Contractually speaking - 25th October, 2007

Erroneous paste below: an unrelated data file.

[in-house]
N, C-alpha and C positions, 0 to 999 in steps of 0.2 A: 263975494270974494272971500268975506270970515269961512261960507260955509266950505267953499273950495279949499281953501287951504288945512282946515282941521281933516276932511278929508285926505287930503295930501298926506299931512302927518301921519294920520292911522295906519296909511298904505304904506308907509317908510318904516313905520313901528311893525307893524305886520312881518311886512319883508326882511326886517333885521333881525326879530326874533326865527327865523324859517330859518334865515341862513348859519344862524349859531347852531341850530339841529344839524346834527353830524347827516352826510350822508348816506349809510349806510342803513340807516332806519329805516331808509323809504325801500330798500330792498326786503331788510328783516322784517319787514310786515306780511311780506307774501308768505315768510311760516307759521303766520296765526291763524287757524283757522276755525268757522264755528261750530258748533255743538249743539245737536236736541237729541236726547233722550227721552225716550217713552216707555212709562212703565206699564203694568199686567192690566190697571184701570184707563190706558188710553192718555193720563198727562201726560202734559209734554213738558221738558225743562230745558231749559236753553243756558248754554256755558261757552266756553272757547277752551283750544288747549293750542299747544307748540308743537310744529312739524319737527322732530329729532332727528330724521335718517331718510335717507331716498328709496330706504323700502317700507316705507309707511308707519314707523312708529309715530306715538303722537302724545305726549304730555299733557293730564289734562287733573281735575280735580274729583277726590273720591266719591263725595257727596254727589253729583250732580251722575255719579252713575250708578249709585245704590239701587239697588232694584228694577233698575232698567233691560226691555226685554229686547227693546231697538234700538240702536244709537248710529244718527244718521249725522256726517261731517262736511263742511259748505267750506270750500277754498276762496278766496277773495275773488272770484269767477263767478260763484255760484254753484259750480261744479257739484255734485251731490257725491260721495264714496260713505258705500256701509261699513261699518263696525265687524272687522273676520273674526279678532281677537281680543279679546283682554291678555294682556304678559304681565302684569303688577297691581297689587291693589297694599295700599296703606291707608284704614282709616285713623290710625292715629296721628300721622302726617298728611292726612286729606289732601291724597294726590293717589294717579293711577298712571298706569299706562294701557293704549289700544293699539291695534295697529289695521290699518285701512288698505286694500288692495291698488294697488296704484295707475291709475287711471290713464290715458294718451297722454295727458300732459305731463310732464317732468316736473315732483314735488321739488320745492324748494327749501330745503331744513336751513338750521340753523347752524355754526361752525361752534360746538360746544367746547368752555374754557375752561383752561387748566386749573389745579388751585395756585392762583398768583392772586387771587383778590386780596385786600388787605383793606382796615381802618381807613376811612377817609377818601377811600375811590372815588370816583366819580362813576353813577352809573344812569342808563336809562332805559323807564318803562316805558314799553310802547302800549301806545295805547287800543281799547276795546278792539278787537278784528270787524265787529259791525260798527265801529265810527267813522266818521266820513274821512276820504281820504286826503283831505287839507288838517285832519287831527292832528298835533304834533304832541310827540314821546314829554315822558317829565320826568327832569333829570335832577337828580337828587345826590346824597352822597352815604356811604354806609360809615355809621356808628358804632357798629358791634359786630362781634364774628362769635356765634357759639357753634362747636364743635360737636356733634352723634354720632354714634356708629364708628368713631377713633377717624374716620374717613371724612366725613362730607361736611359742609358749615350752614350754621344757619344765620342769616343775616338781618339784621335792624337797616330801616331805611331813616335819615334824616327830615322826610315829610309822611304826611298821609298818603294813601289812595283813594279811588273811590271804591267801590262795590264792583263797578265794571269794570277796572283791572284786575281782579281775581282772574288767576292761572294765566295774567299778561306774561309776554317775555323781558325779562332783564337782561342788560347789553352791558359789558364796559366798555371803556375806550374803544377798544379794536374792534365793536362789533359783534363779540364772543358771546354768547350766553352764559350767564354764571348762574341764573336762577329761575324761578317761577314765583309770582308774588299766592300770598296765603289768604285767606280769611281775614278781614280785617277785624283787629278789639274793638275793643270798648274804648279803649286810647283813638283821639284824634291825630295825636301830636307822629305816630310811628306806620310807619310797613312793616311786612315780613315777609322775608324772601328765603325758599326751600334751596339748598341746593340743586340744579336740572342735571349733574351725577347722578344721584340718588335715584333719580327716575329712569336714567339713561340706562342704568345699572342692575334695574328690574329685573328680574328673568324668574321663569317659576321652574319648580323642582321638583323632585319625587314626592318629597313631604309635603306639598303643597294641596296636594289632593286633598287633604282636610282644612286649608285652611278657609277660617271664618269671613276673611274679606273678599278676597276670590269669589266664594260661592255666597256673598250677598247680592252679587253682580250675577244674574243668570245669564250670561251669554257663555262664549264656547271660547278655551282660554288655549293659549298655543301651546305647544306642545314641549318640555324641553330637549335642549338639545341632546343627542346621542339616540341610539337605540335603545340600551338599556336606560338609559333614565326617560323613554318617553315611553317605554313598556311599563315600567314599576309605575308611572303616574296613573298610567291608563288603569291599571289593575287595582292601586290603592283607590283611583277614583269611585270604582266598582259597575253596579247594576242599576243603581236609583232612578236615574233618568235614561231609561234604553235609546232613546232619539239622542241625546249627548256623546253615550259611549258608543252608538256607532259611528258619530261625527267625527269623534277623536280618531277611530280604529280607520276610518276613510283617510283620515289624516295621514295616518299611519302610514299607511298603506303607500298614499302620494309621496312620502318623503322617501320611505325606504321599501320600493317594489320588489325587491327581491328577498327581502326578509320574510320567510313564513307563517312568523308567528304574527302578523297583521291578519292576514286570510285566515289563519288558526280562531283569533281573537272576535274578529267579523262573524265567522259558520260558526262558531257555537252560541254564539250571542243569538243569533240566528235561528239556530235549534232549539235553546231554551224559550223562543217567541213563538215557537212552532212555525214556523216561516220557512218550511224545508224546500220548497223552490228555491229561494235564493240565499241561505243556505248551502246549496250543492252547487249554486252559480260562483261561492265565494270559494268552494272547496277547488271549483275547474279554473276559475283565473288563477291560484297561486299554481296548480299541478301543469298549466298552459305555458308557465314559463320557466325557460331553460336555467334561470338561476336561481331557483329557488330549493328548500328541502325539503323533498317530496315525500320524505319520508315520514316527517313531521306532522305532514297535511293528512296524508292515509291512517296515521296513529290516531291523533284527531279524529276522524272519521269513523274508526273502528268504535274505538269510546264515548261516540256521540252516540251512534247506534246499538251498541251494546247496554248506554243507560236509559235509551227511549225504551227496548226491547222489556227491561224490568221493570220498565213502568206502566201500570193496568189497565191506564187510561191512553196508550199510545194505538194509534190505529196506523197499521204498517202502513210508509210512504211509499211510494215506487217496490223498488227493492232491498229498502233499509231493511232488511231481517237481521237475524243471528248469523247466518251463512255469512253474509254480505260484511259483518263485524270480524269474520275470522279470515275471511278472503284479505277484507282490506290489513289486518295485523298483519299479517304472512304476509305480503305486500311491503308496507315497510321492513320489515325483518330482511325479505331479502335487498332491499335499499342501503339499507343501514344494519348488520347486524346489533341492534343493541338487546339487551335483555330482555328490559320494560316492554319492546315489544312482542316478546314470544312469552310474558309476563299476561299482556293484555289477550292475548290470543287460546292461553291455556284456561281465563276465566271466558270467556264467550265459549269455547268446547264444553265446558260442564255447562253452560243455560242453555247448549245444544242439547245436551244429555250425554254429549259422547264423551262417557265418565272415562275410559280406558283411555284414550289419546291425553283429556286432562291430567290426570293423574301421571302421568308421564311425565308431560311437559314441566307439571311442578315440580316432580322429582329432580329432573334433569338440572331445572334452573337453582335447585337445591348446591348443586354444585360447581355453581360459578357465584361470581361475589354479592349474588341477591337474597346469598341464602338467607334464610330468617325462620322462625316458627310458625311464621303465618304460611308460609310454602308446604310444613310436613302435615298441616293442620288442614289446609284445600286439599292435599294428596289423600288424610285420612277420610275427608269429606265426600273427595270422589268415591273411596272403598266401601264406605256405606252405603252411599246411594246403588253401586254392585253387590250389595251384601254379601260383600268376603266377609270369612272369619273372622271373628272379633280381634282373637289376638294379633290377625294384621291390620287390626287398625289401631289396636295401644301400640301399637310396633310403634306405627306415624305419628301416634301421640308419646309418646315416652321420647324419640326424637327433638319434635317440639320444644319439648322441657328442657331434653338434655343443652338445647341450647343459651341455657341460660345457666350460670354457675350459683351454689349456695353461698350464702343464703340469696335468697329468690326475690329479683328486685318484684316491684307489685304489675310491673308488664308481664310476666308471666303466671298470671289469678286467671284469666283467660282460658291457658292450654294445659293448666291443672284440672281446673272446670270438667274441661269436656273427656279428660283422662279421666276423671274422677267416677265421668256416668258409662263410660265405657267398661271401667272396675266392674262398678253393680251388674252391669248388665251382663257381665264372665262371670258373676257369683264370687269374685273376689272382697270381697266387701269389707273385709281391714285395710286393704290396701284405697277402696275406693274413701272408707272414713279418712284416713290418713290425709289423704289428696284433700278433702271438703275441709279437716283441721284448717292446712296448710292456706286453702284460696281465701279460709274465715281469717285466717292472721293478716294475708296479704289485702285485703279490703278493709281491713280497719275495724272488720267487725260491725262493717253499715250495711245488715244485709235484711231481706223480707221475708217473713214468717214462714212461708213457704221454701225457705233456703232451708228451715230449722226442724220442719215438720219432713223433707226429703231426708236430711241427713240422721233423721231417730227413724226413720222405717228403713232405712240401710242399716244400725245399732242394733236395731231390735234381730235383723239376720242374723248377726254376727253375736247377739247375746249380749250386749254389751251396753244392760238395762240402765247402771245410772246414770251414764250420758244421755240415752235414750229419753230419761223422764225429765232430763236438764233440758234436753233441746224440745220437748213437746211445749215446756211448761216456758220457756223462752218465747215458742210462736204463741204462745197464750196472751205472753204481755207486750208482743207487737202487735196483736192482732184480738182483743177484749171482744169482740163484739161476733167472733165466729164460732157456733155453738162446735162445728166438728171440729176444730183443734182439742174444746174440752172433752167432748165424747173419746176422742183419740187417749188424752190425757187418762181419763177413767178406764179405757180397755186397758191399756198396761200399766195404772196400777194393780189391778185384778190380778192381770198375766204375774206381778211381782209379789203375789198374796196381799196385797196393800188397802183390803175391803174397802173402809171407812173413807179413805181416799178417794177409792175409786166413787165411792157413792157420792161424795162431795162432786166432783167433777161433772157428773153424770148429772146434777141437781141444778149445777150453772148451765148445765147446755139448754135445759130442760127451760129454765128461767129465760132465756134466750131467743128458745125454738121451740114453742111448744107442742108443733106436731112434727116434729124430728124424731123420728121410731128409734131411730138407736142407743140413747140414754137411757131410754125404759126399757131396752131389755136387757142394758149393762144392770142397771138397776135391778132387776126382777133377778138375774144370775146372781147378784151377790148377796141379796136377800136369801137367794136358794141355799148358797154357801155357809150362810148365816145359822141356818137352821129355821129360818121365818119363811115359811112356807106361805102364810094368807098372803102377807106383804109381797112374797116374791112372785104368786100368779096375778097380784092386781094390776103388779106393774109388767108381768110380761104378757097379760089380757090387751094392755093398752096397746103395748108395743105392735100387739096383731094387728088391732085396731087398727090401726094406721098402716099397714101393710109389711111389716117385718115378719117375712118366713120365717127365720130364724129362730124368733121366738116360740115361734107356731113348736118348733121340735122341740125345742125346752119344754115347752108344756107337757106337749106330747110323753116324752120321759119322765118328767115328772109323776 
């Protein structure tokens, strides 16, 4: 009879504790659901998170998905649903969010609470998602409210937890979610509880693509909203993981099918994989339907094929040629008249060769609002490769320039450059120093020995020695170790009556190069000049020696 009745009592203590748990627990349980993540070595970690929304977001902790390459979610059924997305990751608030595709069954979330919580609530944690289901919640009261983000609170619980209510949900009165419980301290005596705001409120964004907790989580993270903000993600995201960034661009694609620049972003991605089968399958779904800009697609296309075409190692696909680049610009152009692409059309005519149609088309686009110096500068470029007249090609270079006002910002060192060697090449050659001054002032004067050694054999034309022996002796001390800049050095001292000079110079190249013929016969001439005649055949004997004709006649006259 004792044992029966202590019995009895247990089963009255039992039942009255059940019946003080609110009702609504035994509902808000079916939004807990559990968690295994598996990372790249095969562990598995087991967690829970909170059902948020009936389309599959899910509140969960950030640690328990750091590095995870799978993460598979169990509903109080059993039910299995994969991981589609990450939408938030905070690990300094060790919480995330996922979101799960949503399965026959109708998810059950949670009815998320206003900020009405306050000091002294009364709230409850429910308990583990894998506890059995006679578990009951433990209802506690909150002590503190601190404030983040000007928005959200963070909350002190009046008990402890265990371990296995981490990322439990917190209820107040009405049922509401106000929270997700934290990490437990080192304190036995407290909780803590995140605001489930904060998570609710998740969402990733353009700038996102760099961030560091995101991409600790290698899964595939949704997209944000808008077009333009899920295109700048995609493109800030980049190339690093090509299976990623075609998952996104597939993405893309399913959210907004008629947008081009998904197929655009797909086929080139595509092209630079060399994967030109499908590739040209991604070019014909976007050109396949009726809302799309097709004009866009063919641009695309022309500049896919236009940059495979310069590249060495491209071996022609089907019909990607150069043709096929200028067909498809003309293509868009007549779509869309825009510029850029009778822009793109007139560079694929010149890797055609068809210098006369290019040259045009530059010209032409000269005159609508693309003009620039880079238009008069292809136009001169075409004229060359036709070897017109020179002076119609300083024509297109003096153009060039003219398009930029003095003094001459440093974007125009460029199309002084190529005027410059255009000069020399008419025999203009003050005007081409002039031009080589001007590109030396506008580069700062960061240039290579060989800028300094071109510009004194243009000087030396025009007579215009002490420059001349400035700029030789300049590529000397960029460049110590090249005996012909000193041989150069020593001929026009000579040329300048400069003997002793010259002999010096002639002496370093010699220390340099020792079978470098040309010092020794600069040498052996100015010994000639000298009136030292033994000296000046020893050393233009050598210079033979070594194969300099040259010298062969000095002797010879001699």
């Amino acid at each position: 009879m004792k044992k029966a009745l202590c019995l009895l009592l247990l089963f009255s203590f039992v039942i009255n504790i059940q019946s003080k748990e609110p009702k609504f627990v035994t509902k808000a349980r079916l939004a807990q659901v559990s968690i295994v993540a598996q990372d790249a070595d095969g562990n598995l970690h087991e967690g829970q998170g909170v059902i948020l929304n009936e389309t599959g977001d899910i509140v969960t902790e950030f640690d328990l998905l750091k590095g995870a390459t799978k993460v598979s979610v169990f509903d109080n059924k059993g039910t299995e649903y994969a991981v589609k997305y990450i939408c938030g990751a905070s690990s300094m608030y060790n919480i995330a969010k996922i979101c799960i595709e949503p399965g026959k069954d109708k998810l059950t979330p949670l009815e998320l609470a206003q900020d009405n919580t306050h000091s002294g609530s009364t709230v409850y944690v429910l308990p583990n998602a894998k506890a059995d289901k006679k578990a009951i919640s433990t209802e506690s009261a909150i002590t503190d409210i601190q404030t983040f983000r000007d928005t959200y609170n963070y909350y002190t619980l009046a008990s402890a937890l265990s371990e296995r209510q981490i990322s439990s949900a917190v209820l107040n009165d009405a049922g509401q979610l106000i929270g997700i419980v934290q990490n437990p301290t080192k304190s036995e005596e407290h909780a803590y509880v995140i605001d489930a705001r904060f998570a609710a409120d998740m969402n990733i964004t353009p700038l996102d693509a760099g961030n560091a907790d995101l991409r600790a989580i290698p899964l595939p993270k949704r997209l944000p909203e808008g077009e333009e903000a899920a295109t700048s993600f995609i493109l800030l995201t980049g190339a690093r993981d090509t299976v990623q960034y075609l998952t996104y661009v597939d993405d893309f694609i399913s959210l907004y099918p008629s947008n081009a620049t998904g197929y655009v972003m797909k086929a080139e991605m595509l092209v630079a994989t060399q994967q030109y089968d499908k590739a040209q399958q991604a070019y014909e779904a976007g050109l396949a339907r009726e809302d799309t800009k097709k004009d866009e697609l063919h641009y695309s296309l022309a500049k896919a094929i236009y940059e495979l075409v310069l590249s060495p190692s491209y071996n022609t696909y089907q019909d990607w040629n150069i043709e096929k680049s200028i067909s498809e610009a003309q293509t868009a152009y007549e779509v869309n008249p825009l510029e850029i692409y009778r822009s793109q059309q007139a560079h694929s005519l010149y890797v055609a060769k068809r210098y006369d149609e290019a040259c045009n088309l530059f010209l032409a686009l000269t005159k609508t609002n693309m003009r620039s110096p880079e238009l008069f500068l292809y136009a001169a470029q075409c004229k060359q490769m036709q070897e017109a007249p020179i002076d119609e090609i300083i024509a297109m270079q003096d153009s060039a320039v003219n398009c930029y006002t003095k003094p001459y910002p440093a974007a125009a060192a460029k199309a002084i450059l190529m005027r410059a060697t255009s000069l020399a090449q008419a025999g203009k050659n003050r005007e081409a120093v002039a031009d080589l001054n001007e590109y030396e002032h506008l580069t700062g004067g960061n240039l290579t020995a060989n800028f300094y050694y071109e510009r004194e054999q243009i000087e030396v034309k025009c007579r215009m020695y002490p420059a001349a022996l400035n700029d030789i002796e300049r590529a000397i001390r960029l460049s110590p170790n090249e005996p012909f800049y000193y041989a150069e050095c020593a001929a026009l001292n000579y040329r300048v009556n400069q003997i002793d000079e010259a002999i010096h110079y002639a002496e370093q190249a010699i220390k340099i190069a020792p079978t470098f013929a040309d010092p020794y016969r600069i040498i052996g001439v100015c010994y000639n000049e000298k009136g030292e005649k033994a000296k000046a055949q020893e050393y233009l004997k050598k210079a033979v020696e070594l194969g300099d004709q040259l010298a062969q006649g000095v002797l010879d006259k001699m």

It was interesting to read solicitor Tim O’Dwyer’s comments last week about the apparently parlous state of contract preparation within the real estate industry, not least of all because they came almost four months after the rules relating to real estate contracts changed. Tim’s assertion, that agents who amend contracts on behalf of buyers and sellers are now effectively breaking the law, implies that somehow agents would have a vested interest in doing so; as though they might have something to gain by not doing everything to the letter of the law. This is plainly ridiculous. It also creates a picture of recklessness and insufficient training among real estate agents, when of course the reality is that contract preparation is a critical component of the modern real estate training curriculum – ultimately overseen by the legal profession through the conveyancing process. (In my business’s case, voluntary membership of the REIQ additionally entails commitment to ongoing Best Practice training and participation in the association’s comprehensive Continuing Professional Development Program – added reassurance for consumers that we really know our stuff.) Importantly the current system of contract preparation is a highly efficient one for buyers and sellers, ensuring their specific needs and points of negotiation are couched within the terms of their contract. It is also extremely cost-effective for consumers, ensuring their legal fees are limited only to essential conveyancing costs. The alternative, a system whereby lawyers prepare contracts from the outset, potentially riding roughshod over the nuances of consumers’ specific conditional requirements, would not only cost buyers and sellers thousands of extra dollars per contract, but it would also mean that they would still incur legal fees for those occasions when contracts fall over – as they inevitably do at times. Don’t get me wrong. I’m all for changes to the real estate industry that increase its capacity to deliver a highly professional and ultimately transparent service, but I fail to see how unnecessarily lining lawyers’ pockets with families’ hard-earned cash is good for anyone bar lawyers. Until next week … Gerard Baden-Clay Principal, Century 21 Westside